In good conditions moth orchids should flower for at least three months, but it’s not unusual for them to carry on flowering for much longer. To grow well they need a light position out of direct sunlight. An east or west facing windowsill is ideal, but they’ll also be fine in a north facing window. They also need warmth, but not too hot. Average room temperature is fine.
Correct watering is essential and sadly, more moth orchids are killed by over-watering than under watering! Watering once a week is all they need and always allow excess water to drain through the pot before placing the plant back in its decorative pot-holder. If the roots sit in water they very quickly rot and the plant will collapse.
With just a little care it’s easy to get the plants back into flower. As the last of the flowers fade, cut back the flowering stem to a lower node,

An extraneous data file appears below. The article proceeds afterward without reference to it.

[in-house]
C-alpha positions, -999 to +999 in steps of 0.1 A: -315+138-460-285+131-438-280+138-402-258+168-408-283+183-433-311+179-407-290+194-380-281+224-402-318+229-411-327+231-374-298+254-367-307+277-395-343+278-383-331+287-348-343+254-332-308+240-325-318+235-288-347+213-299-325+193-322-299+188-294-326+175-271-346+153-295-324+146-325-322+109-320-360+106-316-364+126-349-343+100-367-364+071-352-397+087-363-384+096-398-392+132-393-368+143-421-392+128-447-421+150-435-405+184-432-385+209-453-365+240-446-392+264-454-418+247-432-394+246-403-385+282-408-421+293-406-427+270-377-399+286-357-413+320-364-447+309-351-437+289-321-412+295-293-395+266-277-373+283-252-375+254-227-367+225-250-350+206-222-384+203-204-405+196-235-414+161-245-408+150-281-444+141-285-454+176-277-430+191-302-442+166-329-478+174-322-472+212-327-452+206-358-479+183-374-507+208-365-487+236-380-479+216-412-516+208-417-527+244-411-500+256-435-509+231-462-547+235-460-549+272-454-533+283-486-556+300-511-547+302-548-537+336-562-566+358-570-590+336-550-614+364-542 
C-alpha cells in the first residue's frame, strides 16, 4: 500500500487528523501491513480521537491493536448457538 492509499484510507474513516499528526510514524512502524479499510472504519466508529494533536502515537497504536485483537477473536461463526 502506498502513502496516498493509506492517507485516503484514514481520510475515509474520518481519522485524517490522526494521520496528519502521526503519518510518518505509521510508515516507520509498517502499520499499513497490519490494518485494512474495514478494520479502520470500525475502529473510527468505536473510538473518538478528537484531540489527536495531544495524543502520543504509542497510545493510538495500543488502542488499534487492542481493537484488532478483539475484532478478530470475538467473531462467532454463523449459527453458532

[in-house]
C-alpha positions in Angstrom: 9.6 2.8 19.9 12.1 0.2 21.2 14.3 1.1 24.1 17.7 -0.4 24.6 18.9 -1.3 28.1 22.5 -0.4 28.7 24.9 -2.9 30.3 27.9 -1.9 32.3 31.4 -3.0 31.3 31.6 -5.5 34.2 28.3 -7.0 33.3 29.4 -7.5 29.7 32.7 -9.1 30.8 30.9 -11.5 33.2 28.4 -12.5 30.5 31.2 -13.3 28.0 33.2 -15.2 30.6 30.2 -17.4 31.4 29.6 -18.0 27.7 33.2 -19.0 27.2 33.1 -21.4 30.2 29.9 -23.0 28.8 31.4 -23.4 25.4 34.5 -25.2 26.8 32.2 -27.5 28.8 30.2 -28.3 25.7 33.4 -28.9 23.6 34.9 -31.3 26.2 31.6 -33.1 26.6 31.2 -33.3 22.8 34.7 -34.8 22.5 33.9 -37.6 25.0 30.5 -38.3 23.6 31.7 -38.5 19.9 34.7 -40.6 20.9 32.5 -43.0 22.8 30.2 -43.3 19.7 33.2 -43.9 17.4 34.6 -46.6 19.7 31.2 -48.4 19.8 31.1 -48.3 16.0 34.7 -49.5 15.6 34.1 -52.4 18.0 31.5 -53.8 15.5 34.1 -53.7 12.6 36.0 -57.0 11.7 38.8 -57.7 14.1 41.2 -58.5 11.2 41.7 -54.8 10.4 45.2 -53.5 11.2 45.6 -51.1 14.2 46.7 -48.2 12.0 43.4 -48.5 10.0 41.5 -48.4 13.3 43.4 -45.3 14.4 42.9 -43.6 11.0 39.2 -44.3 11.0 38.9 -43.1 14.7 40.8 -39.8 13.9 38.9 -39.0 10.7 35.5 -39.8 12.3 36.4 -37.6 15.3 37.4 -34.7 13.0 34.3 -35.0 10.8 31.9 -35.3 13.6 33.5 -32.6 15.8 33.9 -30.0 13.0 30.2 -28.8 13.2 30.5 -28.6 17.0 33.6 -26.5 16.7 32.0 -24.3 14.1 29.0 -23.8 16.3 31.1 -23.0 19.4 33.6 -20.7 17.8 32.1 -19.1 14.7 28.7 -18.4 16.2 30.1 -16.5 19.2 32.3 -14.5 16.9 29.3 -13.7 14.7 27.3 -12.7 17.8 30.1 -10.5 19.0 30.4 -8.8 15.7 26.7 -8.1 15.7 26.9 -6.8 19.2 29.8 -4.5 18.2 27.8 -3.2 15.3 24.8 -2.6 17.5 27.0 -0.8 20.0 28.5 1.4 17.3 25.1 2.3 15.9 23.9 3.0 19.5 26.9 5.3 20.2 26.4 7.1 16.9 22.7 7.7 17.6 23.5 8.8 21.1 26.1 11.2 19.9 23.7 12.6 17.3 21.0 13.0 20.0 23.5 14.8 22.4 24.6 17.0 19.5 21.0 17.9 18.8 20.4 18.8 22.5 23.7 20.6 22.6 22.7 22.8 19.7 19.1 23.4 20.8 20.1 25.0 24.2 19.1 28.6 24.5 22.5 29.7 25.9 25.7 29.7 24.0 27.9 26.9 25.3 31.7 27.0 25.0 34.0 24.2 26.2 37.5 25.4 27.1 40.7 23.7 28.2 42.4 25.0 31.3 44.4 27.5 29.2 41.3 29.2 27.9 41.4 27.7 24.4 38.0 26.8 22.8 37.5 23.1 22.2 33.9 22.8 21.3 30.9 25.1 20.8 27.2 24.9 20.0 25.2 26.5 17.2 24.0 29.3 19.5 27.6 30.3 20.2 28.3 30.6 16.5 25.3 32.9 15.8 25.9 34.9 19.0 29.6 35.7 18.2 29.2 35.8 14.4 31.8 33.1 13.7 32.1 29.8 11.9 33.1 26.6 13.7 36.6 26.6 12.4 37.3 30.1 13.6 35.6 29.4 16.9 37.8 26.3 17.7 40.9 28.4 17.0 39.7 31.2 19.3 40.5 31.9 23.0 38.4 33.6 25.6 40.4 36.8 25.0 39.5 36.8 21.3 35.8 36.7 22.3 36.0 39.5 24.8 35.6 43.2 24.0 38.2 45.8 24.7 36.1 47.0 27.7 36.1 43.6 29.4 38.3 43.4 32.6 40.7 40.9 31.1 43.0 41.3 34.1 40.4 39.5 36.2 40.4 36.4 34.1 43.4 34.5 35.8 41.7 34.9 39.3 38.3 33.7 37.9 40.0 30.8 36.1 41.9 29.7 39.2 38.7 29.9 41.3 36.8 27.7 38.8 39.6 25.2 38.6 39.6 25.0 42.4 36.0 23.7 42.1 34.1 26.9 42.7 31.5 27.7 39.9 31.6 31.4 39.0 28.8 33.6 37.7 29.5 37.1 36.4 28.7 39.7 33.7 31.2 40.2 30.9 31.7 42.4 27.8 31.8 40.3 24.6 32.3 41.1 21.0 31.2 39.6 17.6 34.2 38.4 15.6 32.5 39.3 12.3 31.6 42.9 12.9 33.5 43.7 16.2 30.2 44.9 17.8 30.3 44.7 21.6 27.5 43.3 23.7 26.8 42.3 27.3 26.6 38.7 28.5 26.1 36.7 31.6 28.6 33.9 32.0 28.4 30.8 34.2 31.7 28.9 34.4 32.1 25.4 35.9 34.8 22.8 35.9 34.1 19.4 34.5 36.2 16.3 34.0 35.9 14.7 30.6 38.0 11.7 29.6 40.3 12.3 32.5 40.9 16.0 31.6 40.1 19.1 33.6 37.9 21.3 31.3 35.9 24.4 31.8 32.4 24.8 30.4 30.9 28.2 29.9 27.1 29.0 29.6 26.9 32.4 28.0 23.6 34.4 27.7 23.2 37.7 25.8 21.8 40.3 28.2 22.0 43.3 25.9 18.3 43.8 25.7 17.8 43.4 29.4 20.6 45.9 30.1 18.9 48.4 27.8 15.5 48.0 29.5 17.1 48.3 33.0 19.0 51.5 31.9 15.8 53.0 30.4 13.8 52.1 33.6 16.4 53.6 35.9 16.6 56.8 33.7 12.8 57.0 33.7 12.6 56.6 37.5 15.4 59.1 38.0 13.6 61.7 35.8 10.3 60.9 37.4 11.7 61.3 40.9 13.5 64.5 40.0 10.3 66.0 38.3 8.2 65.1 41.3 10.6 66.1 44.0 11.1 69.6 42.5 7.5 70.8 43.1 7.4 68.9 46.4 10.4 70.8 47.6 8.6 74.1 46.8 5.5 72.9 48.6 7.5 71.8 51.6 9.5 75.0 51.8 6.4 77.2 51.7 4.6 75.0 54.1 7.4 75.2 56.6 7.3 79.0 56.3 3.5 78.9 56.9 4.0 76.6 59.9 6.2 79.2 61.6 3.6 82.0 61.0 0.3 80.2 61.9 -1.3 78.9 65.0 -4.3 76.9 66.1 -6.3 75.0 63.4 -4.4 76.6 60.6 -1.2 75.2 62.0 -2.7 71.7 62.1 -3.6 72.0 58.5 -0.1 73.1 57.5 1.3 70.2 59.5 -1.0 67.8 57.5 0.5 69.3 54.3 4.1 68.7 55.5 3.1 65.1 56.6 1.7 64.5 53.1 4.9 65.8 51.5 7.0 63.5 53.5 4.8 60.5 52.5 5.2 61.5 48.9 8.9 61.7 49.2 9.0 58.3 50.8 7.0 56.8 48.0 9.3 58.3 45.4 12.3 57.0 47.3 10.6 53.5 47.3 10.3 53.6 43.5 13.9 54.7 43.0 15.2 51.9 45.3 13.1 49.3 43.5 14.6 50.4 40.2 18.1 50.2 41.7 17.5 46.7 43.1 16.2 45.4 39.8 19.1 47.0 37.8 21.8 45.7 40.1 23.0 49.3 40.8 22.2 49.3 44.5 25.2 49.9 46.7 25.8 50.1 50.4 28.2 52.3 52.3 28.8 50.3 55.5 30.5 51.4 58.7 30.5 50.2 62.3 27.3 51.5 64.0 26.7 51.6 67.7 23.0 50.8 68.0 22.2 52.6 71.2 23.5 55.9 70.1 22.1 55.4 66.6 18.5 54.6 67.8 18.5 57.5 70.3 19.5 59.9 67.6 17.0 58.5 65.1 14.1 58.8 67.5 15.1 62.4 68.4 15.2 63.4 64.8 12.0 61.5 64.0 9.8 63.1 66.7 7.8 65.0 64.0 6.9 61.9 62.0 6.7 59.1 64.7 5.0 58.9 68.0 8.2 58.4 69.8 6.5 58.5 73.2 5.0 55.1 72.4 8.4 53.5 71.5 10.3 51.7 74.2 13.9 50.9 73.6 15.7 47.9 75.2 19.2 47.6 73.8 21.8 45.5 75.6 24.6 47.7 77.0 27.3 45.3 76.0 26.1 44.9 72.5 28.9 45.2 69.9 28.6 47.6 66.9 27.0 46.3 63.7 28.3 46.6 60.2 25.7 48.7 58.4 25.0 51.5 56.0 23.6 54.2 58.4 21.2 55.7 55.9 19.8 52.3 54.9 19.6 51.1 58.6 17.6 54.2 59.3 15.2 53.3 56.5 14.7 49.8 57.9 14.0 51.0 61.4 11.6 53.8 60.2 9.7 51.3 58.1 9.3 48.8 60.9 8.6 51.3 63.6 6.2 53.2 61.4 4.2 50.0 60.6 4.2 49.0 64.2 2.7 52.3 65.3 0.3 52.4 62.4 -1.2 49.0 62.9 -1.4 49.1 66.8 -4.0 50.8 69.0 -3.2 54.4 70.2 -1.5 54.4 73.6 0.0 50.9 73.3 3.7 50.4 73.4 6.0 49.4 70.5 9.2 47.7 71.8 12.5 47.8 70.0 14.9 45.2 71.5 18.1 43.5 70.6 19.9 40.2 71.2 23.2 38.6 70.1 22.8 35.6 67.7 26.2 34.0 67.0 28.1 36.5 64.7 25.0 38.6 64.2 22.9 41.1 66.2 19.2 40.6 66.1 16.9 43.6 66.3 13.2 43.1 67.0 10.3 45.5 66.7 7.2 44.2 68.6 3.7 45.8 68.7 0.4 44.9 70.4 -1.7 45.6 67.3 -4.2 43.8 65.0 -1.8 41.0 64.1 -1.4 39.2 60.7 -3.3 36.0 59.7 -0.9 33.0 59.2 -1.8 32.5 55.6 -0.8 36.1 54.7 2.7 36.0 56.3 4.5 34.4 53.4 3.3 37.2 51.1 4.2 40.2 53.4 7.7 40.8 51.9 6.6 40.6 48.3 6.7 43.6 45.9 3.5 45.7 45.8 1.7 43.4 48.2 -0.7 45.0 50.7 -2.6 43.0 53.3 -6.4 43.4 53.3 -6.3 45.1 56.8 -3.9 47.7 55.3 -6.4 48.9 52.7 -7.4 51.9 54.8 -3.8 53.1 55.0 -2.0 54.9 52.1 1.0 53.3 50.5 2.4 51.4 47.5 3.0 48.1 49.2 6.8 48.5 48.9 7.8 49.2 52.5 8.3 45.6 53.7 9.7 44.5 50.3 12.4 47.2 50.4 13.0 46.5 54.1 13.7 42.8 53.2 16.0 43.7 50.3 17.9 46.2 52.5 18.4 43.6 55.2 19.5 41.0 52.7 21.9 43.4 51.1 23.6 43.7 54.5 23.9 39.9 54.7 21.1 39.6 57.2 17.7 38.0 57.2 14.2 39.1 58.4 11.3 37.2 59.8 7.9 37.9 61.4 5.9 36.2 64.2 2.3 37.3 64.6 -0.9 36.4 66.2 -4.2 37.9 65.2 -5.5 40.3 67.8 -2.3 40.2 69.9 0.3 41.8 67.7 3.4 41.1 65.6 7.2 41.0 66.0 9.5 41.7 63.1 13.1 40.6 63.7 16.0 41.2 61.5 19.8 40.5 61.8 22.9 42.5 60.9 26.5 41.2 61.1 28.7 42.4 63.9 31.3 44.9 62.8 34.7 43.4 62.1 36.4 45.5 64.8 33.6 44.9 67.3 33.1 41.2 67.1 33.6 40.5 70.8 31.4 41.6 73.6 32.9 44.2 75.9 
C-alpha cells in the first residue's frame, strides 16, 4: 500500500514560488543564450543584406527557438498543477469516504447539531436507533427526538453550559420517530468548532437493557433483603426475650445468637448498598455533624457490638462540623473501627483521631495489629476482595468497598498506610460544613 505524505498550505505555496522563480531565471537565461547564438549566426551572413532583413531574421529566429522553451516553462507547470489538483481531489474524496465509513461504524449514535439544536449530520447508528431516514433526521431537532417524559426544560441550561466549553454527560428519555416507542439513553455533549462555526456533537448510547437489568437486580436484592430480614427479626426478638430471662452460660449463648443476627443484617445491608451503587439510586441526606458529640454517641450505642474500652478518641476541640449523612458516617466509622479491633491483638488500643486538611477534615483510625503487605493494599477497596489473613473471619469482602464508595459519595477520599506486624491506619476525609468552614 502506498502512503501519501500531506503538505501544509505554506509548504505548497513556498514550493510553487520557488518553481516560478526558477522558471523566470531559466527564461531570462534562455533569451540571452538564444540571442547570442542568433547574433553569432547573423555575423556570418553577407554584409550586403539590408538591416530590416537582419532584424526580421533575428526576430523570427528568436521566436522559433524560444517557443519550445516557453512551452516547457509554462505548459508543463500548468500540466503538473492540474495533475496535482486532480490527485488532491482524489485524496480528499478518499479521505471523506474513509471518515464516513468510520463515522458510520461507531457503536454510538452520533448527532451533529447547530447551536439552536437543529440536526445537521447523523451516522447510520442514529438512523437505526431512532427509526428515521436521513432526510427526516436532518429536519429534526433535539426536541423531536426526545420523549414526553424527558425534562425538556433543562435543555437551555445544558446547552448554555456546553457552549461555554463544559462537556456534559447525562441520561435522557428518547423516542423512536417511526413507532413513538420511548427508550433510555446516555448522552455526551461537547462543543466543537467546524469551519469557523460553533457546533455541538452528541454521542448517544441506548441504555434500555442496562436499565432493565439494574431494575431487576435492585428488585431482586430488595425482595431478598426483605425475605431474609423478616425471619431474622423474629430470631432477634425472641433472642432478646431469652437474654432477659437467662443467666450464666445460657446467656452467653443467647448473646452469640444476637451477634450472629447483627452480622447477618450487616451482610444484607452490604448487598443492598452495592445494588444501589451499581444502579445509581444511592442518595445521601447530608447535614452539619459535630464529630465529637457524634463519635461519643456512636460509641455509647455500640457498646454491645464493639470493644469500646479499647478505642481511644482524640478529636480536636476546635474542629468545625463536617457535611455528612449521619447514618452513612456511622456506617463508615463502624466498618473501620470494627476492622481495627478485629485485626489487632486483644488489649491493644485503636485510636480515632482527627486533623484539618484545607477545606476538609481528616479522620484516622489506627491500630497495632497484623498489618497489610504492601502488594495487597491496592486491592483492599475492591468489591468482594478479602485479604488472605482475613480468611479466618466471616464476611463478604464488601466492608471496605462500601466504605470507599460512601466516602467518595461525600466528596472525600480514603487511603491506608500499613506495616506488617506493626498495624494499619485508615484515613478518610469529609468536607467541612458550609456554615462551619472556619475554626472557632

carry on watering and feeding with orchid fertiliser and after a few months a new flower stem will develop.
Give them a check over and prune now to get them in shape
There are various ways that you can train apple trees and one of the simplest is to grow them as step-overs. These low growing trees have gained popularity over recent years, but they have been around for a long time and were planted in Victorian kitchen gardens as edging around fruit and vegetable beds.
A step-over tree is basically two horizontal branches growing from a short trunk and normally they are trained to be between 30-45cm (12-18in) tall. They get their name because you can step over them!